Don’t Worry Yourself Sick

Chronic and Generalized Anxiety Disorder Therapy


End Perpetual Worry!!

Chronic anxiety needn’t last a lifetime.  Generalized anxiety and other anxiety conditions characterized by intense or relentless worry or obsessing are very treatable.  Many people improve greatly or overcome chronic anxiety entirely with the help of a therapist who specializes in treatment of Generalized Anxiety Disorder (GAD) – I specialize in generalized anxiety disorder therapy as well as other disorders that involve excessively anxious thinking and intense underlying fears or dread.

Nourishing Food for Thought

• You are not your anxiety. You’re a person with a wealth of emotions, attributes, and experiences, and anxiety is an “unwelcome guest”.- just an aspect of you.

• A catastrophic thought is only an unusually disturbing theory about the future.

• Instead of looking at the world through anxiety’s grunge-colored glasses or false optimism’s rose-colored glasses, take a step back, look clearly, and you can see reality.

• Remember that despite your doubts and fears, your life has generally proven not to be so awful for you.


Generalized anxiety disorder is characterized by “exaggerated worry and tension” about everyday things.  People with GAD “often expect the worst, even when there is no apparent reason for concern.”  Women are twice as likely as men to be affected; but, all told, about 6.8 million adults in the U.S. suffer from GAD each year.  It’s not unusual for a person with GAD to worry up to two-thirds of her wakeful hours. “Uncontrollable worry is the essential GAD characteristic”:   People with GAD “don’t know how to stop the worry cycle and feel it’s beyond their control. . .

Many people with GAD tend to be highly responsible and make sure to take care of what’s important for themselves and those who rely on them. Instead of experiencing the satisfaction of accomplishment, their restless minds may move on to the next unresolved issue.  The “inner spring” of anxiety may just feel coiled too tight to achieve composure.  The branch of the central nervous system that cools us way down after we’re dealt with demands or intense stress seems to malfunction in people with GAD, so they actually may not be able to engage in the 3 Rs –rest, relaxation, or recreation.  Instead, their lives revolve around emotional matters so much that they have a great deal to have strong feelings about, but engulfing worry can interfere with the deepest, most intense of emotions.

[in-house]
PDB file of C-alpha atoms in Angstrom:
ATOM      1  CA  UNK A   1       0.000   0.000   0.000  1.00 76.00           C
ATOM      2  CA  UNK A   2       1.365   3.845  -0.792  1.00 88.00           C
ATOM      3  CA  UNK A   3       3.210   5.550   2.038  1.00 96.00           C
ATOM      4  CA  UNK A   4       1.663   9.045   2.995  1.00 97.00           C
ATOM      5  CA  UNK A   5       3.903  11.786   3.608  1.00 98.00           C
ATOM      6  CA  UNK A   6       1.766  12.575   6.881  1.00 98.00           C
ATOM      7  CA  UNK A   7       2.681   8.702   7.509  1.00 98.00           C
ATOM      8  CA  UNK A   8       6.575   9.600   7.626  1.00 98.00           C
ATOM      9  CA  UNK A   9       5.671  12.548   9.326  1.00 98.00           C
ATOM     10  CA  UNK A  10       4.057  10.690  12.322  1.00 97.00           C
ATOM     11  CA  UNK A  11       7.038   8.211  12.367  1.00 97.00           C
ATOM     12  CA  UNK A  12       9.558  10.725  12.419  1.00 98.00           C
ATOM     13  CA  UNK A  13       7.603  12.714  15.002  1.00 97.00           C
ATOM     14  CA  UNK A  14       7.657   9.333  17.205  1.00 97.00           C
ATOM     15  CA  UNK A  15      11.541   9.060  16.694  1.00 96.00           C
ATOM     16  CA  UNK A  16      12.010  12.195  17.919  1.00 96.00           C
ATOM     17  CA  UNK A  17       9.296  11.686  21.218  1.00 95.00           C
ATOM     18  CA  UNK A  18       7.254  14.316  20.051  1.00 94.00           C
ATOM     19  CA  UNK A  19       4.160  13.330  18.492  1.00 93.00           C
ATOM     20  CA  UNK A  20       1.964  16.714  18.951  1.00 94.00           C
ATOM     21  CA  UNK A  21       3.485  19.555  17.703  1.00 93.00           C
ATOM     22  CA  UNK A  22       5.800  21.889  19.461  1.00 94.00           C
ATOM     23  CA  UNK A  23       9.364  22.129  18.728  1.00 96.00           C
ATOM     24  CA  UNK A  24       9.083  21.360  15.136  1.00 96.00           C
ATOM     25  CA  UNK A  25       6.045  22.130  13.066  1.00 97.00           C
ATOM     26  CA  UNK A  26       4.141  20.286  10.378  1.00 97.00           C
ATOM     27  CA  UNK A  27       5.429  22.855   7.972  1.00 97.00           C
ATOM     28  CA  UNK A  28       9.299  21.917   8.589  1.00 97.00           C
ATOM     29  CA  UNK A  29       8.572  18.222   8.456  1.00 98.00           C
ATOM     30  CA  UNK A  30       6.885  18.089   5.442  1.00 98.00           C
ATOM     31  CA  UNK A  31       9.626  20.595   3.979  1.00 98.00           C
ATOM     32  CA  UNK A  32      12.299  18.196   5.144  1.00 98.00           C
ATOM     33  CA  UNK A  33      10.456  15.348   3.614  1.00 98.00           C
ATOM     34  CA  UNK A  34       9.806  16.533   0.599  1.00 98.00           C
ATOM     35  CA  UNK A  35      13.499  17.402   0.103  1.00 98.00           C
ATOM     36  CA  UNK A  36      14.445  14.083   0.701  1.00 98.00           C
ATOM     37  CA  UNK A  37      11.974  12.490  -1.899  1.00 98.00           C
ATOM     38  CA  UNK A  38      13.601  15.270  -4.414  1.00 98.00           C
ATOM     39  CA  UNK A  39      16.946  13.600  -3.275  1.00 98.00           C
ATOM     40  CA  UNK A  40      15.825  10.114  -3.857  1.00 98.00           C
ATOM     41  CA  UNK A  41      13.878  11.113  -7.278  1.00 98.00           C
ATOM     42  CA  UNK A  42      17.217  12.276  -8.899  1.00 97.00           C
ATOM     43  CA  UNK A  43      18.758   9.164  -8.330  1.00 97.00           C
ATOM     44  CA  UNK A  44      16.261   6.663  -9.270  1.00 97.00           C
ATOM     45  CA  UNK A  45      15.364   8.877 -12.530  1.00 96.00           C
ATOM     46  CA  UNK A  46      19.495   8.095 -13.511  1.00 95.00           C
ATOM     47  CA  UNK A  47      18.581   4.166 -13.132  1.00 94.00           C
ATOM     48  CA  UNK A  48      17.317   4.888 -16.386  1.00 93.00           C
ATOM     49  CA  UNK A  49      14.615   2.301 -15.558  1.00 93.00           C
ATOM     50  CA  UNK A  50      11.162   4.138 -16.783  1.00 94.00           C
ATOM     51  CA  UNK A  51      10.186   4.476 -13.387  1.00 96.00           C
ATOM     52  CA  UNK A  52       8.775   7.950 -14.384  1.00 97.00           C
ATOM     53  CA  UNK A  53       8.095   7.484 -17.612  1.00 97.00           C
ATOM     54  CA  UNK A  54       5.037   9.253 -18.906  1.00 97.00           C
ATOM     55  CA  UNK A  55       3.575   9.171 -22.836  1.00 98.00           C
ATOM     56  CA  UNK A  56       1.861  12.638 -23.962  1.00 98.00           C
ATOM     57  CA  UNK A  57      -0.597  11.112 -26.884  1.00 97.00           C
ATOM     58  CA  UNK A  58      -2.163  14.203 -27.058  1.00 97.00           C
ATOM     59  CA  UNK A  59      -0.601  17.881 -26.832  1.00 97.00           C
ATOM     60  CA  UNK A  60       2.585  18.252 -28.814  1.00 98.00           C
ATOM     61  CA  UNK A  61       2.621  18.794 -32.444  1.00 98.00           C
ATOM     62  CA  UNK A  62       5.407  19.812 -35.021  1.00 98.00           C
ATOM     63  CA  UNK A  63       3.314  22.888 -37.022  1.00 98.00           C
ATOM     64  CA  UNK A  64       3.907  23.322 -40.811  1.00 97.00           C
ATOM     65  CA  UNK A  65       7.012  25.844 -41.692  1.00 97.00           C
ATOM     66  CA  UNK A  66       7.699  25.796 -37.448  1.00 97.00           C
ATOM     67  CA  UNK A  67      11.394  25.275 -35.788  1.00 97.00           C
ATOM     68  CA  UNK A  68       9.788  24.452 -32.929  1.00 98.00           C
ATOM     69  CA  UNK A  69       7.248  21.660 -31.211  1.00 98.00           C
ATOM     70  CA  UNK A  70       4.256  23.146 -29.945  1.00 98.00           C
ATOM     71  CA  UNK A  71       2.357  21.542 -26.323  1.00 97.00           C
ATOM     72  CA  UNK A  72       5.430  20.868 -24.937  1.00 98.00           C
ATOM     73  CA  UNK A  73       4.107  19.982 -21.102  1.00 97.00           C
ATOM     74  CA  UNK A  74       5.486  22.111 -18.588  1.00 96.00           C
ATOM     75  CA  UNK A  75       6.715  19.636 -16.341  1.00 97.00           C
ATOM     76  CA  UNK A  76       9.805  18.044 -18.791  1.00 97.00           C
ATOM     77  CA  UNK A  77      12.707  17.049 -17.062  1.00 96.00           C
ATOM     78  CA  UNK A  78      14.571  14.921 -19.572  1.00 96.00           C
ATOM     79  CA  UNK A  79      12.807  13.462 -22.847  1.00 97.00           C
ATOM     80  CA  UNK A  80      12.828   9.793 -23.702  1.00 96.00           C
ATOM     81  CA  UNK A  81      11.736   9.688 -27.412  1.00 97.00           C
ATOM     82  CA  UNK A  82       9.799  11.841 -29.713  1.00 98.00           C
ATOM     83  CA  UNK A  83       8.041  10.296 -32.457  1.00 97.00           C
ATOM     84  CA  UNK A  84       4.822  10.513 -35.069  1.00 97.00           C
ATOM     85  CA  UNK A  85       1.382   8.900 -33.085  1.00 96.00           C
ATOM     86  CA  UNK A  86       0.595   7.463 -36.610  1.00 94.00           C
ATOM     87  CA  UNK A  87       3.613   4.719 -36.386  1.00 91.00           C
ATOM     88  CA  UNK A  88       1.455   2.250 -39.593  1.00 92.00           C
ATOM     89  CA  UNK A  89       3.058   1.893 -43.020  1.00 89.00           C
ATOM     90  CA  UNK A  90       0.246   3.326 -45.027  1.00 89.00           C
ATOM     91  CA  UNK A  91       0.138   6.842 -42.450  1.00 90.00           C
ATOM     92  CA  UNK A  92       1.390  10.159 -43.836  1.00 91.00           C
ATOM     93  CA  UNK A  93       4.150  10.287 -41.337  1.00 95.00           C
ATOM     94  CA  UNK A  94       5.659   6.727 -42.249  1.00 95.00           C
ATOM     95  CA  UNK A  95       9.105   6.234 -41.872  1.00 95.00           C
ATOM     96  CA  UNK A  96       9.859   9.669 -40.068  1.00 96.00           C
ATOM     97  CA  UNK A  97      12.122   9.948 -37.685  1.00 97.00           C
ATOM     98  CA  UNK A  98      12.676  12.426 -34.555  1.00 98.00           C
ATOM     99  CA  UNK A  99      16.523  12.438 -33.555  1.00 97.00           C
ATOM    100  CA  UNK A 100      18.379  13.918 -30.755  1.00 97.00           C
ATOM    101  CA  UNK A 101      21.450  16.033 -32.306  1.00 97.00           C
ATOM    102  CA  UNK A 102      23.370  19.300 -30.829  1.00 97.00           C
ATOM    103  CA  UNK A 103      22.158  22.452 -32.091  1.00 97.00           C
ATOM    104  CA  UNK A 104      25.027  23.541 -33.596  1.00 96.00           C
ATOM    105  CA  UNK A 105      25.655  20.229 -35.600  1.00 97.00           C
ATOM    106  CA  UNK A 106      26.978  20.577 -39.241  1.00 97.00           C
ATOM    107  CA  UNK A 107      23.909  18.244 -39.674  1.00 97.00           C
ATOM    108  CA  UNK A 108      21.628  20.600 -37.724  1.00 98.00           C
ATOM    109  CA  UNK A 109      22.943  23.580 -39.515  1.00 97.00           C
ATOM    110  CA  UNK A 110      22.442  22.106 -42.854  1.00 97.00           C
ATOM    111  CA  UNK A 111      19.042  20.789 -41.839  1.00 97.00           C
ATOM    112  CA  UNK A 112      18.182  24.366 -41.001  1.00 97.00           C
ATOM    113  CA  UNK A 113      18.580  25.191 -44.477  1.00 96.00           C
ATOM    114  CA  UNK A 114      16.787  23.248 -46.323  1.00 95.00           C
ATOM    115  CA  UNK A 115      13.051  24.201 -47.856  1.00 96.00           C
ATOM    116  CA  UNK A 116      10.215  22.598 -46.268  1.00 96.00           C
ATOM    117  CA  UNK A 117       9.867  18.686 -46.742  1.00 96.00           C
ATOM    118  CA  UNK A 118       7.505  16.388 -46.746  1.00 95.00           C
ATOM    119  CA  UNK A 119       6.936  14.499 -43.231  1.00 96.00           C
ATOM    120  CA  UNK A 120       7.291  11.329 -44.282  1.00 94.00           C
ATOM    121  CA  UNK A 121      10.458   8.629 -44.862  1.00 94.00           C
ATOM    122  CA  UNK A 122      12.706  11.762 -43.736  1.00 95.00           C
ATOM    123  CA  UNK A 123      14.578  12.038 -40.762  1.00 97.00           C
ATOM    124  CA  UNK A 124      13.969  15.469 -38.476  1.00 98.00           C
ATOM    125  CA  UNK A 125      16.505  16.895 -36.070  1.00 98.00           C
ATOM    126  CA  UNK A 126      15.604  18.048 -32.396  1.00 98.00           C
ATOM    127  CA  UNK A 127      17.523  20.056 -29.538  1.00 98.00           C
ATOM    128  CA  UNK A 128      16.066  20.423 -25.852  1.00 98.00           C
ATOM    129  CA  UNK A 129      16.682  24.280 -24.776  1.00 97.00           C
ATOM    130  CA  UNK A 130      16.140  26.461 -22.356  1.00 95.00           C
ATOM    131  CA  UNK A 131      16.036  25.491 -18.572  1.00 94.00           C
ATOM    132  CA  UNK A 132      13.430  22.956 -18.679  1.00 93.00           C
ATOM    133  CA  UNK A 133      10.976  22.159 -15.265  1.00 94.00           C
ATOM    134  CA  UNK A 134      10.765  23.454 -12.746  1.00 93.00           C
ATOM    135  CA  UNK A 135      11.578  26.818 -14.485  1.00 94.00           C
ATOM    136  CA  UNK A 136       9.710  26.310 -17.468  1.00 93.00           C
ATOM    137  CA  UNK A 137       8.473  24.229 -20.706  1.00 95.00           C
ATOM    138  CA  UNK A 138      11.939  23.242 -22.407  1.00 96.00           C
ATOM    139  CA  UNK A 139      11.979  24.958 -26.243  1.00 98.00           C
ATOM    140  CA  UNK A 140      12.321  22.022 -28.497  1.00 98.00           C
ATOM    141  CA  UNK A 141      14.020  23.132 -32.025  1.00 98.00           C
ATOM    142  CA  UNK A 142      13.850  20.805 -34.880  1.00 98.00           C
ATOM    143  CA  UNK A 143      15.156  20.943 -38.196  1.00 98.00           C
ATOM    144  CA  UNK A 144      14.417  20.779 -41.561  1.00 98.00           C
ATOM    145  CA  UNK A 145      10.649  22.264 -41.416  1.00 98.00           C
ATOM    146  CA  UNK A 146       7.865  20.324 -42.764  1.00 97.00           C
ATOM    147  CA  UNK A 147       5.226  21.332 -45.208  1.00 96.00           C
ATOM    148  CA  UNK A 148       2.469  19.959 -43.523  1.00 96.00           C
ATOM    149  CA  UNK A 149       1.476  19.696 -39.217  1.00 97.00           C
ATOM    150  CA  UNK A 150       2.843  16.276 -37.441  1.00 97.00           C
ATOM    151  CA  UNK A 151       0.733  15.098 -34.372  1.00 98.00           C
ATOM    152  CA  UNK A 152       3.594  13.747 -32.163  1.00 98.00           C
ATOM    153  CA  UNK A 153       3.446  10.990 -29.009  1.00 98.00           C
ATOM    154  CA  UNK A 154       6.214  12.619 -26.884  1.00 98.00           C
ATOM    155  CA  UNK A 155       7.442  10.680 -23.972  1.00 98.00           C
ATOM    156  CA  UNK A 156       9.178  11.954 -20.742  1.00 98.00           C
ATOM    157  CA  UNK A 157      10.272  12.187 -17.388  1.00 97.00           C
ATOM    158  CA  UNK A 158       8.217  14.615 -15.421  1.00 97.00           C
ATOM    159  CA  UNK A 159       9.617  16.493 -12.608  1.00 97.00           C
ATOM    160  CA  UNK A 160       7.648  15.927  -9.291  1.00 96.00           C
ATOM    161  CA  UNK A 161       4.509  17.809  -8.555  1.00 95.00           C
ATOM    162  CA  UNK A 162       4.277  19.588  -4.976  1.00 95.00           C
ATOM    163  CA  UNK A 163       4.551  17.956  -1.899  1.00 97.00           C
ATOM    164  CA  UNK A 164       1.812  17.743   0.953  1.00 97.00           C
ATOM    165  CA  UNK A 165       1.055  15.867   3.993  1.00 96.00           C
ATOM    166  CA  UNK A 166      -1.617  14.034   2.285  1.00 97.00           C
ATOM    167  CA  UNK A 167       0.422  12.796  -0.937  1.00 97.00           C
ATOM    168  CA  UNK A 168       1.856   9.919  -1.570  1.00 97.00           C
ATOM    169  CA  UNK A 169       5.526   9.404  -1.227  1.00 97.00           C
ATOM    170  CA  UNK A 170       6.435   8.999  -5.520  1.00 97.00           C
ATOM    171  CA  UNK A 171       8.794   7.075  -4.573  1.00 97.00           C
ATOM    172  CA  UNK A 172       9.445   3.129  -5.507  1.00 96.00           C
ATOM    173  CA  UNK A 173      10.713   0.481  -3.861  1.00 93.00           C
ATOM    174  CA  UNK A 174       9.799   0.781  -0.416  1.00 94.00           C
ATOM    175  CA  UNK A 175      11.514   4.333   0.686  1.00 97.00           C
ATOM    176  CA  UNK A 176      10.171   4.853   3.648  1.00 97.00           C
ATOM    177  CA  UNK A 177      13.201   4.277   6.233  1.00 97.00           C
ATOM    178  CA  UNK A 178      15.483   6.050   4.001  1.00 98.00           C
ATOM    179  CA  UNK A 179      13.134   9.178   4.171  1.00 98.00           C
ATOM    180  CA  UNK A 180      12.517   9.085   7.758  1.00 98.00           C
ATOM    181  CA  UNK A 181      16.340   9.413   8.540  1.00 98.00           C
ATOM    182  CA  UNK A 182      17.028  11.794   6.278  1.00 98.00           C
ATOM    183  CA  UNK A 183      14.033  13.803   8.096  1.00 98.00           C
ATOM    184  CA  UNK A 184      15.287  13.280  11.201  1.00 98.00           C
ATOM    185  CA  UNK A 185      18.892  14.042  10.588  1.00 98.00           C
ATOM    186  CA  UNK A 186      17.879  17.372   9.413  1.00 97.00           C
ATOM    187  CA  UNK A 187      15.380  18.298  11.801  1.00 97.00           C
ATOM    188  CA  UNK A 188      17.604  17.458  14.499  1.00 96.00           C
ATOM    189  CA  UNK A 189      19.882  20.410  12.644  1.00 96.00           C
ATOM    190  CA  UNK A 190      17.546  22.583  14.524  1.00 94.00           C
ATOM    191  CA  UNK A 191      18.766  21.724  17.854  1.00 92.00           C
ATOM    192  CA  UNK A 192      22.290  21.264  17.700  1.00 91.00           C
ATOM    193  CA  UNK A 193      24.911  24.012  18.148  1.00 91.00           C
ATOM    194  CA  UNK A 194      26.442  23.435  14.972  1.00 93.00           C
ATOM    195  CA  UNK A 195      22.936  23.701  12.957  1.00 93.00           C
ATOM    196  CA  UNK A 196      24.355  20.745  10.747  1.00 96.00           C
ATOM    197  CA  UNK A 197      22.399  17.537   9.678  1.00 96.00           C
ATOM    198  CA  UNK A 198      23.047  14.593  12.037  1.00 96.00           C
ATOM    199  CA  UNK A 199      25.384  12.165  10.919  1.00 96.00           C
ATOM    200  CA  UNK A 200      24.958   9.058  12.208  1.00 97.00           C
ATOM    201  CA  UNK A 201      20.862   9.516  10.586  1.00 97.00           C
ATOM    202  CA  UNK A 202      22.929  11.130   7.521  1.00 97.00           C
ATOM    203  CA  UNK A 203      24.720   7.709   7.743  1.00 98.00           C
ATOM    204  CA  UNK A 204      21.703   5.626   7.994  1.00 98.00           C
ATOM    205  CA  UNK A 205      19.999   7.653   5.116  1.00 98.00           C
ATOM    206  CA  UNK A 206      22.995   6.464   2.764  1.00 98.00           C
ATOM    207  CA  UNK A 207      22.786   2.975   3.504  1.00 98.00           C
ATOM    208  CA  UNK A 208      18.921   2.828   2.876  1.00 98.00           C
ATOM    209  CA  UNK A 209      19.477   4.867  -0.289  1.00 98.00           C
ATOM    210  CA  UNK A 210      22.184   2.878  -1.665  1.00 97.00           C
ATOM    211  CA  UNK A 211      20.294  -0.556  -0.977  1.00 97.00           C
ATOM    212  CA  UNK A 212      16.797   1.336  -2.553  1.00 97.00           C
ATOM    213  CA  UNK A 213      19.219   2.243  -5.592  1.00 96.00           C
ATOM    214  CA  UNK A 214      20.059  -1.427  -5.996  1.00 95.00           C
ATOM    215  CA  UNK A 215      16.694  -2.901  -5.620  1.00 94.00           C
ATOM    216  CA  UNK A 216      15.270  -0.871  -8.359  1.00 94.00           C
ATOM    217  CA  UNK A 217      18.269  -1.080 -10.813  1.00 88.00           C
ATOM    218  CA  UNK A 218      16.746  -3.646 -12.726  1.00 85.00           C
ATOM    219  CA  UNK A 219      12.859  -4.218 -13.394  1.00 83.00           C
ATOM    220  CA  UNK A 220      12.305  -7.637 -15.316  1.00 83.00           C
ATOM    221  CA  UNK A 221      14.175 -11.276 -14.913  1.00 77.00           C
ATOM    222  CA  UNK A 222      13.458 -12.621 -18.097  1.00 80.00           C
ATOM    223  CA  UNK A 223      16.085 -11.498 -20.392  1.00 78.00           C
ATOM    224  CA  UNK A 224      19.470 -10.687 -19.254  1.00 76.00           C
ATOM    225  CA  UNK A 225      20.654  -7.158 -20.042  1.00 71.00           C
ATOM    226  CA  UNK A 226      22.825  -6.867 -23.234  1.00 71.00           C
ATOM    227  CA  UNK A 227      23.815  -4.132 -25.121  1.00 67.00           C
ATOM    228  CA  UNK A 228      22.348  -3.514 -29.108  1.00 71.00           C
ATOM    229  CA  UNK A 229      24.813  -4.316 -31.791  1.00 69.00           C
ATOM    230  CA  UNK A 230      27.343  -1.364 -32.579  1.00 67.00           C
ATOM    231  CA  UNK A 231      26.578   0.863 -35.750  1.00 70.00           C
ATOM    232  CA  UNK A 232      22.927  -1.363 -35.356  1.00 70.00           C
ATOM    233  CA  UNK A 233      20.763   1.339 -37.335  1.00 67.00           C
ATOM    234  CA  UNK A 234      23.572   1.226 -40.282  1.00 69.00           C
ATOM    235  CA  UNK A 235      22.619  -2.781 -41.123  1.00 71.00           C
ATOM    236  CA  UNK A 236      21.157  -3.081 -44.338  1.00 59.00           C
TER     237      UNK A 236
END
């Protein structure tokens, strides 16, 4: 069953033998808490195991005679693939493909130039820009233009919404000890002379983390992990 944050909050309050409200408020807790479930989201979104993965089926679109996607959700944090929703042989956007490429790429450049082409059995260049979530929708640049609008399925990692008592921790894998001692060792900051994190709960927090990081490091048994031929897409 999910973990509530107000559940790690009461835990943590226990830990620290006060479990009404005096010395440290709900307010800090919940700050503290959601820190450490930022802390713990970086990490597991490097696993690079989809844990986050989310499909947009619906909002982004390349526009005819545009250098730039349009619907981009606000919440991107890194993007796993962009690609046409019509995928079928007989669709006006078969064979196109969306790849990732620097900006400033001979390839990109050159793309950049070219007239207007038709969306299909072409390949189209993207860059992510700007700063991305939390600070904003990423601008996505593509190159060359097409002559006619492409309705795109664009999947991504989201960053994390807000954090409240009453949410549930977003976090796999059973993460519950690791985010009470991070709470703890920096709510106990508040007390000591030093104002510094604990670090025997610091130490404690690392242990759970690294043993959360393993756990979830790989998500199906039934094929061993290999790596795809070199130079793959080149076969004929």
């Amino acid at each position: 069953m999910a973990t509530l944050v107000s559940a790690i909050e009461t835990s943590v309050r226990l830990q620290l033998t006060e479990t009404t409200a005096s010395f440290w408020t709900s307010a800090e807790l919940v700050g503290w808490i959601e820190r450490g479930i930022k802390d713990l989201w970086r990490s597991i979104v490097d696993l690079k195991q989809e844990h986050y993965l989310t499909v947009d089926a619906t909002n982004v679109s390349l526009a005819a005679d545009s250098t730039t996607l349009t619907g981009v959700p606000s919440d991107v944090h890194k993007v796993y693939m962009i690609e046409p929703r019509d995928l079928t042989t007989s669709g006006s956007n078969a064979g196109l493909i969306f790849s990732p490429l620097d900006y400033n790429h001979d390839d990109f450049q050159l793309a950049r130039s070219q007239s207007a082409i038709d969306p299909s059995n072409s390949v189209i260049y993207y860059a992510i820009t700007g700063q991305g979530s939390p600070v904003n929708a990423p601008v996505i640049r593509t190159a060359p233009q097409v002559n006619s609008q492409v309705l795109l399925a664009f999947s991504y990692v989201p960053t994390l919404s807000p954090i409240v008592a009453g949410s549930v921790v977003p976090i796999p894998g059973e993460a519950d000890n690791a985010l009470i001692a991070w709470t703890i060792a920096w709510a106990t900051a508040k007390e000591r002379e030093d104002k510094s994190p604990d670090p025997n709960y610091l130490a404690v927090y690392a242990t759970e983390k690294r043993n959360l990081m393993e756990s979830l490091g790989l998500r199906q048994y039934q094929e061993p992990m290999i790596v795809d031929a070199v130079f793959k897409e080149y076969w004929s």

Cognitive-behavioral therapy with a skilled therapist helps people with GAD stop overthinking, cease underrating their coping abilities, and quit exaggerating the chances of things coming out badly.  Mindfulness-based techniques can help, too:  Well-chosen strategies can enable you to experience thoughts and feelings with equanimity, rather than getting entangled in them or worn down by them. The result – RELIEF!


1. Detect worry early:  Let yourself notice your anxious thoughts, gestures, or feelings as soon as they begin.  Try to get the jump on your anxiety before it takes hold.

2. Try to reflect dispassionately.  Discover what you’re anxious about. There’s often a decision to be made or a problem to be solved.

  1. If you discover an immediate, realistic concern that’s gotten caught in your “worry machine”, see if you can factor out the worrisome aspects and plan an effective way to resolve the concern or problem.

4. Regularly spend measured periods of time (like 10-20 minutes) focusing actively and exclusively on your biggest worries.  If they seem vague, articulate them more clearly.  Use “worry periods” to carefully consider effective ways to manage worries and problems..

5. Don’t give yourself demerits for feeling so nervous:   For Pete’s sake, you’re tackling some of your toughest anxieties!

Bumper Stick “Don’t believe everything you think”